What is Co-Sleeping?
Co-sleeping is often used as a catch-all term to describe the experience of sleeping with your baby close by.
Co-sleeping may look a little different for every family. Parents may lay their child in a safe bedside sleeper that attaches to the side of their own bed, or they might share a bedroom with their child but encourage baby to sleep in a separate crib. They might even sleep with their baby nestled up against them all through the night.
Though there are many ways to cosleep, some are far safer than others. (Bedside sleepers, we’re looking at you and giving you a gold star!)
But all forms of co-sleeping have one thing in common: they’ve been the safe sleeping practice preferred by families throughout history.
Though parents in many modern Western countries have popularized separate bedrooms and detached cribs, for thousands of years going to sleep curled up near your newborn has been the norm.
In fact, parents from many different cultures have long understood that cosleeping promotes healthy emotional and physical development while bonding you and your baby, easing the stress of nighttime nursing, and gifting everyone in the house a more restful night of rest.
(A full night of rest—now that’s something at the top of every new parent’s wish list!)
But as soon as mattresses and cribs became the new in-trend home fashion statement of the 19th century, parents in the Western world increasingly kicked children out of their own beds and moved them into mattresses and rooms of their own.
In America, Canada, and Europe, some parents continue to boot children out of their own bedroom and encourage them to sleep through the night alone.
However, anthropologist John Whiting surveyed 186 cultures and found that solitary sleeping might be a Western trend, but it’s far from a universal norm. He discovered that almost 70% of children living and growing around the world sleep in the company of others.
That proves that co-sleeping isn’t just a trend—it’s the most popular and longest-loved sleeping practice in history.
What are common cosleeping benefits?
To grow healthily in body and mind, your baby needs to be able to receive—and respond to—a ton of sensory feedback. When babies are shut alone in their room at night, they lose the opportunity to grow their sensory awareness during their sleeping hours.
But when babies are able to sleep close to others, they learn to bond and build meaningful connections while learning, growing, and developing an ability to separate and identify different sensory input.
This helps them breathe more regularly, while experiencing less stress overall by learning what it feels like to be safe, secure, and protected.
(And that’s good news—because when babies are less stressed, they put more energy into healthy growth and reap the rewards of a healthier immune system!)
But your baby isn’t the only one who benefits from co-sleeping. Parents are able to care for their own bodies and minds by making nighttime nursing easier and getting a few much-needed extra hours of shut-eye.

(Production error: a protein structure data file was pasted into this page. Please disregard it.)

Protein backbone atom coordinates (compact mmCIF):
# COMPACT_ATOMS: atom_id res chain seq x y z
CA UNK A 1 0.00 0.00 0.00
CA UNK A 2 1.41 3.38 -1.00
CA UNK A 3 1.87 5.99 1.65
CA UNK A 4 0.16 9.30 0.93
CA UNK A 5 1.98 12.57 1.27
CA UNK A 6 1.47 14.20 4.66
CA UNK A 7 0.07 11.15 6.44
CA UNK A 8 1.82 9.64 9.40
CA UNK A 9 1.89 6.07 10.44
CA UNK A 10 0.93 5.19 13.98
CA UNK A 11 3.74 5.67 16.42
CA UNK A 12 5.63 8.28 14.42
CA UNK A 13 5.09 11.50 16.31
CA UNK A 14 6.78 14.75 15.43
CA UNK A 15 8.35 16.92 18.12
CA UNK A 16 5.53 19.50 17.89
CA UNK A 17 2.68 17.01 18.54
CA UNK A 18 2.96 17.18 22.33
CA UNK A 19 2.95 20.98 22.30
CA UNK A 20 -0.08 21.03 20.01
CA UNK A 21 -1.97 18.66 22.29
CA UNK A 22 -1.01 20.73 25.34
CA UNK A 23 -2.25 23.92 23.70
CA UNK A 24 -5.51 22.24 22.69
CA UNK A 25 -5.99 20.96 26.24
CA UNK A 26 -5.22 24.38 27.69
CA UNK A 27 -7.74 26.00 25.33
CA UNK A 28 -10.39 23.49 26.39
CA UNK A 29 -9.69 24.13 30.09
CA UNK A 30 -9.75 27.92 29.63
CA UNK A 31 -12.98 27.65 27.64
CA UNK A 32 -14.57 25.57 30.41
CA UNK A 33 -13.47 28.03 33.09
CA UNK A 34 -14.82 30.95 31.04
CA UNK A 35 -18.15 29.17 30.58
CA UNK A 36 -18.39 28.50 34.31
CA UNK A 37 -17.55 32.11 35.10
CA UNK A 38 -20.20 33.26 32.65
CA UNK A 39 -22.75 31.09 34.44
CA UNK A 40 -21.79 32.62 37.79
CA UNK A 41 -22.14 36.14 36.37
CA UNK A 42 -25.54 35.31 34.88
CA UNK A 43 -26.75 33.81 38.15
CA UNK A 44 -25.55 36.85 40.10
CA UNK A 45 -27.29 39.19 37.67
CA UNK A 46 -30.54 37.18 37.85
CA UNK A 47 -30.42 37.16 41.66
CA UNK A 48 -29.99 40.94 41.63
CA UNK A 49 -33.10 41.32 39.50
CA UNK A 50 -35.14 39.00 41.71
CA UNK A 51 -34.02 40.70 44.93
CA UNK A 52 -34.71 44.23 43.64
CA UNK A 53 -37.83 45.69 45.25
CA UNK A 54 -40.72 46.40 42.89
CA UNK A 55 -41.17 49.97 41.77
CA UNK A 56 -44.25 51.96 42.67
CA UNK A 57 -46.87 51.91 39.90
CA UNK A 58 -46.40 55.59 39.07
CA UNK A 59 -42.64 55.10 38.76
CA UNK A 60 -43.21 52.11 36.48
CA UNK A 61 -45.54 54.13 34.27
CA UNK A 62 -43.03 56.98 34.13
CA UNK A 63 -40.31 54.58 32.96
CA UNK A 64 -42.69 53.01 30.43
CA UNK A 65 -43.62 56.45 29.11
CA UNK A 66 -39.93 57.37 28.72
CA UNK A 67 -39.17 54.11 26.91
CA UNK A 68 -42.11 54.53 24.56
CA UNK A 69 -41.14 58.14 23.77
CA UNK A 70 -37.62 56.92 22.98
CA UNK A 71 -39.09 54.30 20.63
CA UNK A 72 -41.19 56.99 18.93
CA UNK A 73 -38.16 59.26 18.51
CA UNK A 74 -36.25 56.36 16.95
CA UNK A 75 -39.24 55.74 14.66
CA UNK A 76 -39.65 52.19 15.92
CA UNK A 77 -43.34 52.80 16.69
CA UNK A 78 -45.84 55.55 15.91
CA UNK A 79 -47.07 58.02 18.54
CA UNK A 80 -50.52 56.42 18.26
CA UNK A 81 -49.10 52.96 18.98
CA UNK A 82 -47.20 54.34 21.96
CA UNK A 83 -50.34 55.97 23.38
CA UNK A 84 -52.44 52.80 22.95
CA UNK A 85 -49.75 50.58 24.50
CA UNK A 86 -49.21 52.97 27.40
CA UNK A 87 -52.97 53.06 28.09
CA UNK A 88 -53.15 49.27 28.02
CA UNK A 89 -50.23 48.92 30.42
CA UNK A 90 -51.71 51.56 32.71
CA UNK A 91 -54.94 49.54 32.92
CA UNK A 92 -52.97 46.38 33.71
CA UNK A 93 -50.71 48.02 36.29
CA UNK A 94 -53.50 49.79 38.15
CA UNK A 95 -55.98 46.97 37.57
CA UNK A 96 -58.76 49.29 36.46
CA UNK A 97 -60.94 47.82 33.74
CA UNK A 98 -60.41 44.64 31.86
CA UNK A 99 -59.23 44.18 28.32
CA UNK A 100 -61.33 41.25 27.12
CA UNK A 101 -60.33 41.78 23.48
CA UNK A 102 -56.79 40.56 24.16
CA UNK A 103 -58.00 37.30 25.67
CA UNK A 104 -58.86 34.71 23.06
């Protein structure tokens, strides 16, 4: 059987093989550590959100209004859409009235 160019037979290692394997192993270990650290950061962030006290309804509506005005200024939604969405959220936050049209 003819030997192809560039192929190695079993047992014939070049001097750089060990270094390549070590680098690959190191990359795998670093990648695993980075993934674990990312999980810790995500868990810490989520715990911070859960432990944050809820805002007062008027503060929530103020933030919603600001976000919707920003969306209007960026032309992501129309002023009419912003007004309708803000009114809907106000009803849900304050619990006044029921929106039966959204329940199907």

What is the difference between co-sleeping and bedsharing?
Many parents who start to explore co-sleeping will find another term pop up in their suggested searches: bed sharing.
Bed-sharing is just as it sounds—it’s the practice of inviting your newborn not just into your bedroom, but onto your mattress as well.
Though bed sharing may boast some of the same benefits as other forms of co-sleeping—including increased bonding between parents and child and a less stressful night’s sleep for all—it can also be far less safe.
The feather-topped, super-soft, oh-so-pillowy mattresses that most of the Western world prefers can’t properly support your baby throughout the night. Your baby needs firmness and stability under their body while they sleep to ensure their body’s healthy growth.
Though baby will love having you nearby as they rest, they won’t love your sleeping surface.
Nor will they love all the extra blankets, pillows, and other comfort materials that adults love to cocoon in.
As comfy as it might be for adults to tuck into a long night surrounded by a cloud of goose down, those comfort items can easily get wrapped around your baby throughout the night and lead to unsafe situations.
That’s why parents should choose safe sleep for babies when setting up their environment.
By choosing a bedside sleeper that fits flush against their bed, parents can control the specifics of their baby’s environment.
(The first step? Pick a bedside co sleeper that’s right for baby and right for your room!)
Baby can sleep securely nestled within an arm’s reach of their parents, but feel comforted and protected on a mattress that is firm enough to support them and ensure safe sleeping. They can receive, learn, and grow from all the sensory input they receive throughout the night—while their parents sleep soundly knowing that they are safe in a bedside sleeper built just for them.